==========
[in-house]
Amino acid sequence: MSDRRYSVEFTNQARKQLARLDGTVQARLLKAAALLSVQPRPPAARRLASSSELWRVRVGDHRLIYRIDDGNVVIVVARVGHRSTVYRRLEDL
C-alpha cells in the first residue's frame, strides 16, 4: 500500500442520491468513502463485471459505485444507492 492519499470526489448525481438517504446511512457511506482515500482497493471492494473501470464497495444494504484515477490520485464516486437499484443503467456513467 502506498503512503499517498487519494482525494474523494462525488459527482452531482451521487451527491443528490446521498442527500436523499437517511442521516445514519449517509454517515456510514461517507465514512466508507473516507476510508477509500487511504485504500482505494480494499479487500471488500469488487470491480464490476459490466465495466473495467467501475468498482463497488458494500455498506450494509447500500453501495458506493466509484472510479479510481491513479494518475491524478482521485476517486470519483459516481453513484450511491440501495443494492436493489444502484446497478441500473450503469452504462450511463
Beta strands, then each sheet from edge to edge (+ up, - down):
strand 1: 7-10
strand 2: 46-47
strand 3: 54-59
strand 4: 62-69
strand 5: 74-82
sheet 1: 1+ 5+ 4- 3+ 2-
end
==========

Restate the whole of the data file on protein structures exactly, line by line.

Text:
[in-house]
Amino acid sequence: MSDRRYSVEFTNQARKQLARLDGTVQARLLKAAALLSVQPRPPAARRLASSSELWRVRVGDHRLIYRIDDGNVVIVVARVGHRSTVYRRLEDL
C-alpha cells in the first residue's frame, strides 16, 4: 500500500442520491468513502463485471459505485444507492 492519499470526489448525481438517504446511512457511506482515500482497493471492494473501470464497495444494504484515477490520485464516486437499484443503467456513467 502506498503512503499517498487519494482525494474523494462525488459527482452531482451521487451527491443528490446521498442527500436523499437517511442521516445514519449517509454517515456510514461517507465514512466508507473516507476510508477509500487511504485504500482505494480494499479487500471488500469488487470491480464490476459490466465495466473495467467501475468498482463497488458494500455498506450494509447500500453501495458506493466509484472510479479510481491513479494518475491524478482521485476517486470519483459516481453513484450511491440501495443494492436493489444502484446497478441500473450503469452504462450511463
Beta strands, then each sheet from edge to edge (+ up, - down):
strand 1: 7-10
strand 2: 46-47
strand 3: 54-59
strand 4: 62-69
strand 5: 74-82
sheet 1: 1+ 5+ 4- 3+ 2-
end